You are here

Articles: College & Career

Anoka-Hennepin district students in the seventh-grade technology education class.

In suburban Minneapolis, seventh graders will soon start building skills for local technical jobs that may be open to them when they finish school.

At POLYTECH High School, Delaware students take an EMT training course, something that was recently added because the region needed more EMTs.

Delaware’s New Castle County Vocational Technical School District offers 41 career programs in four technical high schools. And while some programs are in cutting-edge fields, like biotechnology, robotics and athletic health care, many are the same programs that have been offered for decades.

With some 44,000 students, Cleveland (Ohio) Metropolitan School District was struggling without a centralized place to track college preparedness information prior to 2011. Students were being served by CollegeNow, an organization that assists with the advice and funds necessary to prepare for and graduate from college, as well as their own guidance counselors. All parties were using individual databases. The lack of structure and accountability led to low college enrollment and graduation rates for the district.

For years, schools have focused on preparing students for jobs that require a four-year degree from a university, and federal and state education policies “have prioritized college preparation over career preparation,” says Ashley Parker, spokesperson for the Association of Career and Technical Education (ACTE).

As it becomes clearer that many high-paying jobs are remaining unfilled—and that many university-educated job seekers are not prepared to fill them—that focus has started to change. But to get students and parents on board, districts must start early.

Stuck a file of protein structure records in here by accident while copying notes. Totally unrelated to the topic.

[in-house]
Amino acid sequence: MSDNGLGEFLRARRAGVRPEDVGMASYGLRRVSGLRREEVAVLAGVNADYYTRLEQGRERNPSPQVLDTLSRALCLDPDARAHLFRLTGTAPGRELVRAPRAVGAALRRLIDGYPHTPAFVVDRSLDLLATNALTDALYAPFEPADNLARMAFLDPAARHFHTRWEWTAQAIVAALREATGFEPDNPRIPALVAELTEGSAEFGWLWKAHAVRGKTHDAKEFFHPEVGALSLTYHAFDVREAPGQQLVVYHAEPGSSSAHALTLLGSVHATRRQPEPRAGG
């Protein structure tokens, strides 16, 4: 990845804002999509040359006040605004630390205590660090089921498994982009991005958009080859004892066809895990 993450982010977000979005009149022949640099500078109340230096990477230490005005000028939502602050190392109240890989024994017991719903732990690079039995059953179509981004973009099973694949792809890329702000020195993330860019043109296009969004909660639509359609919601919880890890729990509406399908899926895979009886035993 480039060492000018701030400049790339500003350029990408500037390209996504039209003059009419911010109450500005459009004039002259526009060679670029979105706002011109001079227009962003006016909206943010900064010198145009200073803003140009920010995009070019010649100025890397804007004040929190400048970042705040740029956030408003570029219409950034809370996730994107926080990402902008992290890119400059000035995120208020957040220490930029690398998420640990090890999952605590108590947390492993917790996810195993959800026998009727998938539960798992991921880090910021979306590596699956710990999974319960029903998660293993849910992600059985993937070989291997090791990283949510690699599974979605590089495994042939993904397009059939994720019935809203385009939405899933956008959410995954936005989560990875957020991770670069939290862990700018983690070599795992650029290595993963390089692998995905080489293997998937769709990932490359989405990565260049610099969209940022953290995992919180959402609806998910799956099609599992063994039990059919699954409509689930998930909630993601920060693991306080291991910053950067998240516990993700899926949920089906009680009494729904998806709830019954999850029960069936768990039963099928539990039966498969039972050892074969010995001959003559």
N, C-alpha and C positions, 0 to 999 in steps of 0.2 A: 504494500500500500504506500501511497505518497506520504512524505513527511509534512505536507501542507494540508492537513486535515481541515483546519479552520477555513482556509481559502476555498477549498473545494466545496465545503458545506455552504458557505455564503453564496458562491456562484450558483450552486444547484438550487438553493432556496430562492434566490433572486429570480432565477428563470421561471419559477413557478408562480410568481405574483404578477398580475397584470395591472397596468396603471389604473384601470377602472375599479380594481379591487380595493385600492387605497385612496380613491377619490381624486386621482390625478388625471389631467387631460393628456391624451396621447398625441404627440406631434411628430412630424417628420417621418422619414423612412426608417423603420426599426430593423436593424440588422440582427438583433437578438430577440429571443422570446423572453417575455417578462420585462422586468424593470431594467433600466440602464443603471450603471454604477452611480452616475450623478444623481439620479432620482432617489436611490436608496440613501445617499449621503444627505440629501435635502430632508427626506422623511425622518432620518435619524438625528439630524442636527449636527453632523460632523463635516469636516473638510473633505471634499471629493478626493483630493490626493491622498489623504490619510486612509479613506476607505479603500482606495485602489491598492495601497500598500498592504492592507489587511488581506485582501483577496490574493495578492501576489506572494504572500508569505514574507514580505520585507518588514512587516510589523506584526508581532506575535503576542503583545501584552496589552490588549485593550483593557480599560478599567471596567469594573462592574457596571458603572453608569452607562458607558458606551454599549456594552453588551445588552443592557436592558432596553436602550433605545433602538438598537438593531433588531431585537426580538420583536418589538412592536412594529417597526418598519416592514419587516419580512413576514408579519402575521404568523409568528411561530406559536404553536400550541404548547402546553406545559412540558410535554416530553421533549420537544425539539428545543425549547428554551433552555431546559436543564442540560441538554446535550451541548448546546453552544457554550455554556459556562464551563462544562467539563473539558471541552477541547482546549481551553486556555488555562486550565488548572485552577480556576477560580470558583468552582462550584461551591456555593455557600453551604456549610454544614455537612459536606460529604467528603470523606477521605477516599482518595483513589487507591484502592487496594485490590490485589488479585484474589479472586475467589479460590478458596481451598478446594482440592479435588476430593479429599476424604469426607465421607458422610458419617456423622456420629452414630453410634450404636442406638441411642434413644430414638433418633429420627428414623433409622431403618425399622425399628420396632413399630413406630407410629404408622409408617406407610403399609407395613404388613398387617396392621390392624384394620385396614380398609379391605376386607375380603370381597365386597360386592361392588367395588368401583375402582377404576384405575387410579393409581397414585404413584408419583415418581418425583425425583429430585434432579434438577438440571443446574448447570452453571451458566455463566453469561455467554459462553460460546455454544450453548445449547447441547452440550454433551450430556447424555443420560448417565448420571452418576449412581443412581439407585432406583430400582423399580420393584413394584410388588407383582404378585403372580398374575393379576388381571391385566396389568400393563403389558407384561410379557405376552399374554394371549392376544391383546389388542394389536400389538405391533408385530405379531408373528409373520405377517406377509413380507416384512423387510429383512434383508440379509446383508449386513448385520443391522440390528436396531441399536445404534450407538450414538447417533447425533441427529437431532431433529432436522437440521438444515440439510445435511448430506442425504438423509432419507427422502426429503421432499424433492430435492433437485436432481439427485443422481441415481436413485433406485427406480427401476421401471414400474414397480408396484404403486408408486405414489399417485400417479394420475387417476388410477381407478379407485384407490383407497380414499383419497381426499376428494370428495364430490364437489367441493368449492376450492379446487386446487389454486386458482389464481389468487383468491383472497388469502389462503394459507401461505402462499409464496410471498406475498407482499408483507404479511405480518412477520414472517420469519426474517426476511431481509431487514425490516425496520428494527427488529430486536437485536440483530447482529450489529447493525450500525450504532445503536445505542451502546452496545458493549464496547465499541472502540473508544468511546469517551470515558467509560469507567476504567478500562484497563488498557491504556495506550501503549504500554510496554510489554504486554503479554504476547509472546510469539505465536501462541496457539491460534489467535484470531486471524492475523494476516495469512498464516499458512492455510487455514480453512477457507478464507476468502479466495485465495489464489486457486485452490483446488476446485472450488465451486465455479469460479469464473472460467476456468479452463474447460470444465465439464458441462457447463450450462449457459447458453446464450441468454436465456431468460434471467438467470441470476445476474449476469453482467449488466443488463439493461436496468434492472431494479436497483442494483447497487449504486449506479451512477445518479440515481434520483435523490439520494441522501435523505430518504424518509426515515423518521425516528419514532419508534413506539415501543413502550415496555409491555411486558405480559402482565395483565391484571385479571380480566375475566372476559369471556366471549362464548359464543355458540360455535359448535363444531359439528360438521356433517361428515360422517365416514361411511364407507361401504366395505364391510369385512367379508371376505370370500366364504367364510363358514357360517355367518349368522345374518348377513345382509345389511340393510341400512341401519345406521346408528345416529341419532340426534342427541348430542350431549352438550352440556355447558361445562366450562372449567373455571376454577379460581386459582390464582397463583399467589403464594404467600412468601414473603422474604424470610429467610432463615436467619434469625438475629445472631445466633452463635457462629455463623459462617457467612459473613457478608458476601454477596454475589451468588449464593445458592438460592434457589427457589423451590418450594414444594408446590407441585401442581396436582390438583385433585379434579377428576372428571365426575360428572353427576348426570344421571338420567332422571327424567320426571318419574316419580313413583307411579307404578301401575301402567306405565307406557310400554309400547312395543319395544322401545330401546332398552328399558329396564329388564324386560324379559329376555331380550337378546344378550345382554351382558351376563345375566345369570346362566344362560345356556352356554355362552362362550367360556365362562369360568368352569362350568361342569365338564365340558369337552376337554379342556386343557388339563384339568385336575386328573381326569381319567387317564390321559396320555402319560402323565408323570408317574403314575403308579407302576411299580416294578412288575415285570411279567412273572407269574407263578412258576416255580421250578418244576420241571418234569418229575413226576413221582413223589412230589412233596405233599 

Students at Haas Automation Inc. in California take part in a lesson. Haas supports SkillsUSA and manufacturing education, and is considered a best practice by the Manufacturing Institute.

When career tech students in 21 West Virginia districts returned to school this fall, they didn’t head to classrooms. They went to work.

Through the state’s Simulated Workplace pilot program, high school students learn in classes that are restructured to feel like workplace environments. For instance, students will clock in upon arrival, take random drug tests, and be evaluated based on their “company’s” bottom line.

The substantial number of high school graduates who land in higher education unprepared academically and have to take remedial courses to catch up are more likely than other students to quit before earning a two- or four-year diploma. Now, districts in several states are intervening more aggressively than in the past to better prepare struggling high school students for college-level classes.

 Tom Bailey, director of the Community College Research Center at Teacher’s College at Columbia University, says students who take remedial courses are less likely to stay in college.

Nearly two-thirds of all community college students are referred to “developmental education,” typically in English or math, says Tom Bailey, director of the Community College Research Center at Teacher’s College, Columbia University.

But less than half of the students complete the remedial class, and that number drops sharply for students who are forced to take more than one. The completion rate for students taking three classes, for instance, is in the single digits, Bailey says.

A new state law requires Arizona school districts to teach financial literacy skills. Arizona joins 24 other states that mandate some degree of K12 financial literacy instruction.